Marseille, the beautiful port town, full of surprises!
One of our favorite French cities is Marseille, France's second largest city, with about 1,000,000 people. Founded by the Greeks as Massalia in 600 BC as a prosperous trading city on the Mediterranean Sea, then later developed by the Romans, it is to this day the most important PORT of France. But instead of feeling like a huge city, it feels like a small, friendly, easy to love, fun-to-walk-around-city.
Most summers, we go there at least twice. It has everything we love: super museums, a gorgeous waterfront, a nice climate, & good restaurants with a view. We loved it long before 2013, when Unesco designated Marseille the "Capital of Culture", & invested huge amounts (600 million euros) into projects that have made it more attractive on many levels. Since then, the cityscape has changed a lot. It's quite stylish & up to date, no longer carrying the old "crime & grime" reputation it once had.
Marseille's museums are spectacular. We've visited so many, & they are all different. One of them, the Museum of the Roman Docks, displays & interprets earthenware jars dating from 1-3 AD . These jars housed grain, wine, & olive oil, & shows you how it was all transferred from ships to storage, then shipped on to other places, using long earthenware tubes. In another museum, the Palais de la Bourse, we saw an interactive & informative exhibit celebrating the end of WWI on its 100 year anniversary.
We especially love 2 of them, to which we return time after time.
The MuCEUM (Museum of the Civilizations of Europe & the Mediterranean) has an extensive collection of all things Mediterranean & at least one spectacular exhibition a summer. Last year it was Jeff Koons' works integrated with corresponding items in the collection. See our album "Jeff Koons in Marseille" from summer, 2021 for a quick look at this exciting exhibition.
This year, there are 2 big exhibitions. We visited "Abd el-Kadir" on Saturday, June 18, & learned all about this 19th century Algerian hero who maintained his equilibrium & dignity in spite of horrendous battles to save his native land from the French. See our next blog to read his story—it's an incredible tale of courage against assimilation via colonization.
We will be back to the MuCEUM again this summer to see "Les Pharoahs—Superstars", which traces the 500 year journey of the kings & queens from ancient Egypt to their international reputations today. It also will explore how some of them had their moment in time, & are almost now totally forgotten. I can't wait.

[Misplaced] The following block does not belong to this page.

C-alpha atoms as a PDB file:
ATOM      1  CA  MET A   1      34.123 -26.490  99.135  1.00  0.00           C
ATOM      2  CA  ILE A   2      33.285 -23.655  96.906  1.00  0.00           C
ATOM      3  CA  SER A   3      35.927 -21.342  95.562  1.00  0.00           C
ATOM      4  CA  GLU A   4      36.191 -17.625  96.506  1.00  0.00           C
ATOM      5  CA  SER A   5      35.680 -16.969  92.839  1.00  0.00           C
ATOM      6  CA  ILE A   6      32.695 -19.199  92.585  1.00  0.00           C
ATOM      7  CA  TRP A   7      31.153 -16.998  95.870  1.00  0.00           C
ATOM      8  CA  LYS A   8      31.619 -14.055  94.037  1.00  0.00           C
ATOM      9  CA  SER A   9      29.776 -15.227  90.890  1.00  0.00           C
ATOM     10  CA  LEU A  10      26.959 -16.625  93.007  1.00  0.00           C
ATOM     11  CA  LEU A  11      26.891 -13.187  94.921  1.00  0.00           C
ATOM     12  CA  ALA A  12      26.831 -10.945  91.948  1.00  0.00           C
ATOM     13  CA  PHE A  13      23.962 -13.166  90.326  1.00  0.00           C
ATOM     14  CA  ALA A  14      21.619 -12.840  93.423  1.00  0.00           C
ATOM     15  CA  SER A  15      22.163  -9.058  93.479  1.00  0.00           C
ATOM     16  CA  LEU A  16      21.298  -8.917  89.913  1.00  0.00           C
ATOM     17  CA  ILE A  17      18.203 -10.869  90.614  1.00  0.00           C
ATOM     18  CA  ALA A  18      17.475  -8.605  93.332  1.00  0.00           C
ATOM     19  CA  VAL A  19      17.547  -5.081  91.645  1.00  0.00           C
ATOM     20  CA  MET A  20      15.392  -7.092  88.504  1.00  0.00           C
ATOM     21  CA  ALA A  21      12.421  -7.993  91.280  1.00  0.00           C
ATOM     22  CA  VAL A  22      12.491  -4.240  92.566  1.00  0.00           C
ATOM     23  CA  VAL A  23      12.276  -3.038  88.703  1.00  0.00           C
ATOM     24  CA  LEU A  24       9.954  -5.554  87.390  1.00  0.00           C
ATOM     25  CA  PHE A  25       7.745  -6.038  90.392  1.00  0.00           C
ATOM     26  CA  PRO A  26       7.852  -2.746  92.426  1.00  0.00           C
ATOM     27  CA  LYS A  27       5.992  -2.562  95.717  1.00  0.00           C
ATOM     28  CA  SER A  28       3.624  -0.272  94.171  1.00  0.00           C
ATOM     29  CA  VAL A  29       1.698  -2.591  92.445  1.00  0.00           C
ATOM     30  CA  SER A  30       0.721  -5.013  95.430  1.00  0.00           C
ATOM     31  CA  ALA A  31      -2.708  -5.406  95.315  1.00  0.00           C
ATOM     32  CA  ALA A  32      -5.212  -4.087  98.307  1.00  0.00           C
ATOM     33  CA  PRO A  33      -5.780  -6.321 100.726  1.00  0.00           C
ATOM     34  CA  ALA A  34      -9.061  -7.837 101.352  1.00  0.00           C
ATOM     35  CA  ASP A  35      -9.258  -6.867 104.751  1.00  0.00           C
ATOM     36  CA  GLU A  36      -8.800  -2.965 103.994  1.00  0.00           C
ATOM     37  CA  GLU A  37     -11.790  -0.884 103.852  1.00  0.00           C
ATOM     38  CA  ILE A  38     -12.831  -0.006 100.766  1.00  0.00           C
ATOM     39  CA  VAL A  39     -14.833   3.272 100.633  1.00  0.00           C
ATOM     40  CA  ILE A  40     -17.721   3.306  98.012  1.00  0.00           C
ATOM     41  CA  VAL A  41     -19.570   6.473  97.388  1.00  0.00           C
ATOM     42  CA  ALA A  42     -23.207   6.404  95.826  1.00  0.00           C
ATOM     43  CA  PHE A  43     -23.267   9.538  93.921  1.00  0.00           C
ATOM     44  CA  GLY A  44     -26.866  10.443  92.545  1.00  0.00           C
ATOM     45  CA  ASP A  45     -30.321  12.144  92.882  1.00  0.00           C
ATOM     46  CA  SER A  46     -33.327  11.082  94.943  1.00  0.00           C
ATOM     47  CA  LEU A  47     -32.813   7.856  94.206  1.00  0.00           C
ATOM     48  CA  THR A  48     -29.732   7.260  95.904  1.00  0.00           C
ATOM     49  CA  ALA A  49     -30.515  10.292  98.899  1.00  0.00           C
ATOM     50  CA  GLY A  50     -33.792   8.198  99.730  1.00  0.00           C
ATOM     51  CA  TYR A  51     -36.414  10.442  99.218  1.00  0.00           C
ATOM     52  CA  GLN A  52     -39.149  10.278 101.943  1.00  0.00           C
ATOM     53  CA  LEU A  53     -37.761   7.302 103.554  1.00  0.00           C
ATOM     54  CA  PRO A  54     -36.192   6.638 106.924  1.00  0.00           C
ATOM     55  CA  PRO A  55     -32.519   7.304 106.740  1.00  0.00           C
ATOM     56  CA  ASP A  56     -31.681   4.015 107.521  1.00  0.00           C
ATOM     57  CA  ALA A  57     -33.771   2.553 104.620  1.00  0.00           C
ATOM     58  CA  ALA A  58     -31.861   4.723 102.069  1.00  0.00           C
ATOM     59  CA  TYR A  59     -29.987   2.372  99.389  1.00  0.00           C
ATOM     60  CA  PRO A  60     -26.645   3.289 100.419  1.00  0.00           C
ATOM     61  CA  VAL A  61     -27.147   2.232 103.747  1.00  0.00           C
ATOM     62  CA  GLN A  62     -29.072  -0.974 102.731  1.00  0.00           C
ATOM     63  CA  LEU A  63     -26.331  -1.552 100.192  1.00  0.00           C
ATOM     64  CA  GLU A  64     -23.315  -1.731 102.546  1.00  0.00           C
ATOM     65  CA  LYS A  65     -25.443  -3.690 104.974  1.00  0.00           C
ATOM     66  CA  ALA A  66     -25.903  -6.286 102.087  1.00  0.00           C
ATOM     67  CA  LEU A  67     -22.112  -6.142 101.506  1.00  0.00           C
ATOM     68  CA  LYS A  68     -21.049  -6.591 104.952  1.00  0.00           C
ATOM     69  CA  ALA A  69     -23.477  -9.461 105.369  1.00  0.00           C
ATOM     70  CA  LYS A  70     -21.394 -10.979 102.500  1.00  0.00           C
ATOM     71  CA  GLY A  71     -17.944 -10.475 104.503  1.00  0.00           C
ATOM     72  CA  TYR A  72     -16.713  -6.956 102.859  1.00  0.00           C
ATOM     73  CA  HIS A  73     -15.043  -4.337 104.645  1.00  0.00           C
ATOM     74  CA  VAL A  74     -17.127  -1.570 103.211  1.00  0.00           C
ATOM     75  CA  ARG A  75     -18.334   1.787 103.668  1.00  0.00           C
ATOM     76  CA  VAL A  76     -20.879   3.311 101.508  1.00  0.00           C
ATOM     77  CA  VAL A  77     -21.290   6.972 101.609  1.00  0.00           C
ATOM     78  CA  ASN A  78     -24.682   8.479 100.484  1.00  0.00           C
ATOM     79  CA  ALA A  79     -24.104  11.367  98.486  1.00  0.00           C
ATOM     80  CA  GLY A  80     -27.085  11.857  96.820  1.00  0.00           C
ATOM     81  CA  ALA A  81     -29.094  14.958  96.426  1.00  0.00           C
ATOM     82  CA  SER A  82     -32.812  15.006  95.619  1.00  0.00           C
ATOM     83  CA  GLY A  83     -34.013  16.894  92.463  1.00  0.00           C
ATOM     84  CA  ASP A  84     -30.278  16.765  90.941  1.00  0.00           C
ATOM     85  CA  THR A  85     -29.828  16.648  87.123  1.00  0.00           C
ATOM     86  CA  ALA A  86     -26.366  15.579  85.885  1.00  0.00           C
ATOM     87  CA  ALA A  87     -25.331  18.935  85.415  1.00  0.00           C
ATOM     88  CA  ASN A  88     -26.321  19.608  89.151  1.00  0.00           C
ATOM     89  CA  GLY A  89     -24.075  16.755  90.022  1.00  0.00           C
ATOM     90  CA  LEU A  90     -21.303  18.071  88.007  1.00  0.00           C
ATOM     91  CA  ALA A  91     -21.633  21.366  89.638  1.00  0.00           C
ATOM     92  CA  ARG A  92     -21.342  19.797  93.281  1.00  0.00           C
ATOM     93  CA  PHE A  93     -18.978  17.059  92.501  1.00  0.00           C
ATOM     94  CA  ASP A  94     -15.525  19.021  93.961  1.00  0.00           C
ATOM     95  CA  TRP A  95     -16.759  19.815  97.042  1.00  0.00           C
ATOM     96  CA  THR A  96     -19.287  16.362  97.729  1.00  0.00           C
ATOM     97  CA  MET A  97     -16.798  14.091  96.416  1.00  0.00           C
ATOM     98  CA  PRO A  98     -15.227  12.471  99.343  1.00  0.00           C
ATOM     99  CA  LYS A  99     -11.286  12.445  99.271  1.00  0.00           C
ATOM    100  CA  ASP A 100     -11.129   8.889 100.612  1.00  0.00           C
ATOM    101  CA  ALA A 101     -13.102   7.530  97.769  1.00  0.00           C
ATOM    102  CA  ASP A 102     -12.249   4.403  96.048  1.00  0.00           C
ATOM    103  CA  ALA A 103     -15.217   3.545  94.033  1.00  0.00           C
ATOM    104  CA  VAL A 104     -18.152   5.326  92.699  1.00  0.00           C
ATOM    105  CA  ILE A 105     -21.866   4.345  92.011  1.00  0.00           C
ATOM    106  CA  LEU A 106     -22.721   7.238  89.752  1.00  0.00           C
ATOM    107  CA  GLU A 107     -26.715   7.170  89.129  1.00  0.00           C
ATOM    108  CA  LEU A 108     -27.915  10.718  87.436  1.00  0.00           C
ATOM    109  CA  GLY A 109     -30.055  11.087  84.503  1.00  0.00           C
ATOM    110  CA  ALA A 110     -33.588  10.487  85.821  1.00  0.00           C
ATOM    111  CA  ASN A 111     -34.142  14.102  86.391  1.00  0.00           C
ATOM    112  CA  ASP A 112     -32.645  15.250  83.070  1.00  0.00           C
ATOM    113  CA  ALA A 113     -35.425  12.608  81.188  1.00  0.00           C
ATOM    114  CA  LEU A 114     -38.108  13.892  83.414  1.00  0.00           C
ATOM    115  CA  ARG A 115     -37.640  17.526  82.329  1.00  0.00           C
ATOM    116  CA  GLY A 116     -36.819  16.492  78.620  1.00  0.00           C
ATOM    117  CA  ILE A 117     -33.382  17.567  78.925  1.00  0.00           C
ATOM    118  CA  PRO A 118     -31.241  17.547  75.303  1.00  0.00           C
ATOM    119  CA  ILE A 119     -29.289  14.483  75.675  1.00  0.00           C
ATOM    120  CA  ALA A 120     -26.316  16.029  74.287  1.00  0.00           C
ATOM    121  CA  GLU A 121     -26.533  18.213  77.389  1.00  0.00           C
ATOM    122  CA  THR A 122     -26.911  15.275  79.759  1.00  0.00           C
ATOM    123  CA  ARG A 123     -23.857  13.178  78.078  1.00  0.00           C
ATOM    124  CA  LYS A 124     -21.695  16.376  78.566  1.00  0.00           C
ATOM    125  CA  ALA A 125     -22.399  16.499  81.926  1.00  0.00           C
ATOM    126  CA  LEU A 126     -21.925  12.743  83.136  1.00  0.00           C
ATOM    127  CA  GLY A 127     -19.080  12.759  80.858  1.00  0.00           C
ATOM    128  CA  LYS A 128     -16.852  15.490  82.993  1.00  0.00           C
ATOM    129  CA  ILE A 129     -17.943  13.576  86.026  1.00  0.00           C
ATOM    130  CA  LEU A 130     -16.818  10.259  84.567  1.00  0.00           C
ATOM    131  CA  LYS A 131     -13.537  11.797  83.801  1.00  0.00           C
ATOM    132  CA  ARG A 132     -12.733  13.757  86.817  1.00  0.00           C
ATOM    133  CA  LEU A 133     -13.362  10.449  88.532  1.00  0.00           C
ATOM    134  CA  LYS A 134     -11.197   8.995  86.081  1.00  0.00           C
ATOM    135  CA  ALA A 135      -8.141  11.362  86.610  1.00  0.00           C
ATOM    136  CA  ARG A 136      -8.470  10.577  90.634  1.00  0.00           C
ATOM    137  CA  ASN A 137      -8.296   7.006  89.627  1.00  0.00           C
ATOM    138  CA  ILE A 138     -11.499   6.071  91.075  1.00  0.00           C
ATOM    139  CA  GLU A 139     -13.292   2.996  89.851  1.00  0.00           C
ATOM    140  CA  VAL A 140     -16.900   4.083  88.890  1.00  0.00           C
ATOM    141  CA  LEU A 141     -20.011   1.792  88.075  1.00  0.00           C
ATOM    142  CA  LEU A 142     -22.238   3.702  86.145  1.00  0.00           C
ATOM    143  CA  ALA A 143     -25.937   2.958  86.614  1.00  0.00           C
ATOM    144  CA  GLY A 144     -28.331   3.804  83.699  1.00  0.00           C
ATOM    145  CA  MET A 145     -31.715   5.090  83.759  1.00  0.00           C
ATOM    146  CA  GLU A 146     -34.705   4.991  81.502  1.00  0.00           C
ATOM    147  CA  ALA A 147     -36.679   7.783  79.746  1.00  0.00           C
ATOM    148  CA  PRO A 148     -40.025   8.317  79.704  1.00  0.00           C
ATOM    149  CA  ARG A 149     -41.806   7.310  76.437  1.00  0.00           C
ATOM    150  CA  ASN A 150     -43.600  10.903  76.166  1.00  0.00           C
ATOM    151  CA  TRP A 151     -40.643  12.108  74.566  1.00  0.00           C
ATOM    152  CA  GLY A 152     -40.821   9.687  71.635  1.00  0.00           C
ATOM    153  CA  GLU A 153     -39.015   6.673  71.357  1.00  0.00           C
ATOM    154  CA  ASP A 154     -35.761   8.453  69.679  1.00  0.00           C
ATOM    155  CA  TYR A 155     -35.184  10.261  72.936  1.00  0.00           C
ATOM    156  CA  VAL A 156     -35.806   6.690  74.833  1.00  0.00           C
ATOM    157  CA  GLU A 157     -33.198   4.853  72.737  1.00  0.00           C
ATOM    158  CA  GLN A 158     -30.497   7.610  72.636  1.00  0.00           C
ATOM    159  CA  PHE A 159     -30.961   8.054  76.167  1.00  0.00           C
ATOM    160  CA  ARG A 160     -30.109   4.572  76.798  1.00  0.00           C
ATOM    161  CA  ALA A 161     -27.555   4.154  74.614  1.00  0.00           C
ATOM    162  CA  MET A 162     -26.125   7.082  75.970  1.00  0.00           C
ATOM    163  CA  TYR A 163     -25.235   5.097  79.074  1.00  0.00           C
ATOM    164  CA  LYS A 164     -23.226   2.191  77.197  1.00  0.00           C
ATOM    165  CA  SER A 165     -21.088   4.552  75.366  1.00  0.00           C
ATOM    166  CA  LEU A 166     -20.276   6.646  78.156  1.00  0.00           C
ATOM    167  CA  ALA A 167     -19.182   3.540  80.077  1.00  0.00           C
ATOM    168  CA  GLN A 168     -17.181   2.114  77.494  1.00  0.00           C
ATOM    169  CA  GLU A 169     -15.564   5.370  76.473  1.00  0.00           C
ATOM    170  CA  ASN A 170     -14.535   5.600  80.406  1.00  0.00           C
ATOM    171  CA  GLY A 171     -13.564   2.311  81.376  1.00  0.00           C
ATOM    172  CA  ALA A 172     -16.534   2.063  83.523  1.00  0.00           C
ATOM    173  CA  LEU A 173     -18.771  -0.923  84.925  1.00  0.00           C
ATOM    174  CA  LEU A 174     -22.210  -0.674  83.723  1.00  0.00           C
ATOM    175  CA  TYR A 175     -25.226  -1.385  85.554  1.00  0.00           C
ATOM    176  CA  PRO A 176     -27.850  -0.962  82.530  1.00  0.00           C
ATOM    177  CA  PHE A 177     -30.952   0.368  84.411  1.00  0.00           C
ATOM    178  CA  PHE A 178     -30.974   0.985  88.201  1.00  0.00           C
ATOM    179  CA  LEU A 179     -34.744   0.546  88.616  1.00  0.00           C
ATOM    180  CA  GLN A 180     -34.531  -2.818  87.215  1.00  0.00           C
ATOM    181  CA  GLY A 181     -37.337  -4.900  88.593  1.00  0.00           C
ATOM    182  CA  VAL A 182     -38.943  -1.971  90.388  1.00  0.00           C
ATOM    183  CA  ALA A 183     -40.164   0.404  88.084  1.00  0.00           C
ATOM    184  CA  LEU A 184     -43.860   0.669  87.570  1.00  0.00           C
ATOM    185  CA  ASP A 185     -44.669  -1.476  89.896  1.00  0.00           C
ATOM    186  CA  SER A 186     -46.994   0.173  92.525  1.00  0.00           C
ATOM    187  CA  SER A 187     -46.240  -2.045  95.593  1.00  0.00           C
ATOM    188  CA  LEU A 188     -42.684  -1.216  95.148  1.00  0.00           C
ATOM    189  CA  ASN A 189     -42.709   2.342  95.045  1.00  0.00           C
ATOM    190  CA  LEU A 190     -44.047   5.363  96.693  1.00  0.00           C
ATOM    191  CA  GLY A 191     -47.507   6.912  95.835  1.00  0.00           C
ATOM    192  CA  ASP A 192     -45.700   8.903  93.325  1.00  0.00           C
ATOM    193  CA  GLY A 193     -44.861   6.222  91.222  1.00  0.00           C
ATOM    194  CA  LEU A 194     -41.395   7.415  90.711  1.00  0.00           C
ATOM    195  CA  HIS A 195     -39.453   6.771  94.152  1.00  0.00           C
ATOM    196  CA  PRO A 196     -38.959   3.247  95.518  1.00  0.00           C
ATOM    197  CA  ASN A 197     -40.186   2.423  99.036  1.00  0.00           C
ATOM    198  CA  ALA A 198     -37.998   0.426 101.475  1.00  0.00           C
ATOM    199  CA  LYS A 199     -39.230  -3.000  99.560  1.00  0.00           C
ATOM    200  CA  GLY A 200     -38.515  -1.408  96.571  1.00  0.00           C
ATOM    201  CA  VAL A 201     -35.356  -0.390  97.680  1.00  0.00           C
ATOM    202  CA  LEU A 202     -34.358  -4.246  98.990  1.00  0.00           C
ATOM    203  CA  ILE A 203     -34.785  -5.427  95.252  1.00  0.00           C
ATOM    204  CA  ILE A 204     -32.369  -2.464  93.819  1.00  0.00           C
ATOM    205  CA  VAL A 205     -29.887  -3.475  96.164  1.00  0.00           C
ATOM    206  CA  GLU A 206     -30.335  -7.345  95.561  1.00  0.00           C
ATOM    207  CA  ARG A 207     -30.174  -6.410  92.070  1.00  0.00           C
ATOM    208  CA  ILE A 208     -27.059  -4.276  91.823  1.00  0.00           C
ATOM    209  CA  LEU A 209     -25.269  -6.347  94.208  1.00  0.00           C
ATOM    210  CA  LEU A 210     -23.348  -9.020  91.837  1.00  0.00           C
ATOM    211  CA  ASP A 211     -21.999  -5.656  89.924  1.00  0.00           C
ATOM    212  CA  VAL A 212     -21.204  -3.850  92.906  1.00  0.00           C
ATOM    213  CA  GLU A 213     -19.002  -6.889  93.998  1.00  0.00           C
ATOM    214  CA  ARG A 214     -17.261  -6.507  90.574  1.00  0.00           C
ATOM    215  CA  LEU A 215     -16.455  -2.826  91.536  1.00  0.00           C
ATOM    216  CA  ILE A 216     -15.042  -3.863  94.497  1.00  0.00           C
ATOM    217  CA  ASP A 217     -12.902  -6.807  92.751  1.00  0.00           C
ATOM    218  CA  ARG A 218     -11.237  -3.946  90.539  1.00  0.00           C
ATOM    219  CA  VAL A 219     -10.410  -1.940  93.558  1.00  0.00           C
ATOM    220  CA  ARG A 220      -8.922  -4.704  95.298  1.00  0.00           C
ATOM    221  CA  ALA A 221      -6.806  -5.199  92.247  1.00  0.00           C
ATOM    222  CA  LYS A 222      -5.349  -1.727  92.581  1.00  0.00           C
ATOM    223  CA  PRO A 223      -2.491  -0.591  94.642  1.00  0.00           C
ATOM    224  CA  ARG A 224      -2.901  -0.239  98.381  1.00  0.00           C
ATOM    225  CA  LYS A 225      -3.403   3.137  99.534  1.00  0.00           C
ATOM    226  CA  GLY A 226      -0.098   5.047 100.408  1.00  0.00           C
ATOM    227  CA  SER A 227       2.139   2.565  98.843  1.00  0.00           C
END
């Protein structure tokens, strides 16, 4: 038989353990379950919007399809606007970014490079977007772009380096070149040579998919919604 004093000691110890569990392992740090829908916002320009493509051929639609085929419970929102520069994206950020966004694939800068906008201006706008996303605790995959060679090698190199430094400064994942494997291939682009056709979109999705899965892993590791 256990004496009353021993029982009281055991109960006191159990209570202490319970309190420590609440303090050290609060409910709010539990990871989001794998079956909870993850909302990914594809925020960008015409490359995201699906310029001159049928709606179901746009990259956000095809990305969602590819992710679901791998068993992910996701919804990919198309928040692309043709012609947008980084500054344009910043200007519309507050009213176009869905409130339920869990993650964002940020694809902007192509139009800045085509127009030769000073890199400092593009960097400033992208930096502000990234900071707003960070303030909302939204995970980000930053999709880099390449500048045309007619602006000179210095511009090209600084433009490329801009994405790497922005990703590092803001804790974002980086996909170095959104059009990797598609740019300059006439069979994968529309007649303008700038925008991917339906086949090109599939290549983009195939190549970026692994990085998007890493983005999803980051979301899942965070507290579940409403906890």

Another museum that keeps us coming back is called "Les Regards de Provence". It's right next to the MuCEUM, & this year the theme of the exhibition was "Marseille: de Port en Ports" (Marseille from port to ports), featuring a number of paintings showing the Vieux Port (the original OLD PORT) as well as other ports which developed as Marseille grew. See our photo album called "Marseille: de Port en Ports" for some beautiful paintings, of all styles, of the Vieux Port itself, as well as scenes of people working the port & a mysterious structure called a "debordeur".
There are 15 pleasure ports with water, 4 dry pleasure ports, & 3 large commercial (what we call container) ports in present day Marseille. And of course we saw a huge cruise ship sitting right by the MuCEUM when we were there.
And now there is yet ANOTHER new musuem, quite different, & right down on the port like the two I've mentioned. This one is a copy of an underwater cave, discovered by Henri Cosquer in 1985, & brought to life by amazing technology. You can visit the CAVE COSQUER to take a look at cave art from 19,000-33,000 years ago, while listening to the explanation on a headset (in your own language), & circling through an underground tunnel with 5 of your favovite friends in the same little "nacelle". As you swere to see a new engraved or sketched image appear, you will marvel that this cave was first of all discovered, the actually COPIED! See our photo album called "Cave Cosquer, The Unexpeated Cave."
This visit to Marseille, as always, ended with dinner on the Vieux Port, after a stroll under the mirror that reminds us so much of Chicago's BEAN. We still consider ourselves Chicagoans, although we haven't lived there in 20 years, but it's always nice to be back in that "Second City", like it is to go back to Marseille, France's "Second City".
Stay tuned for more....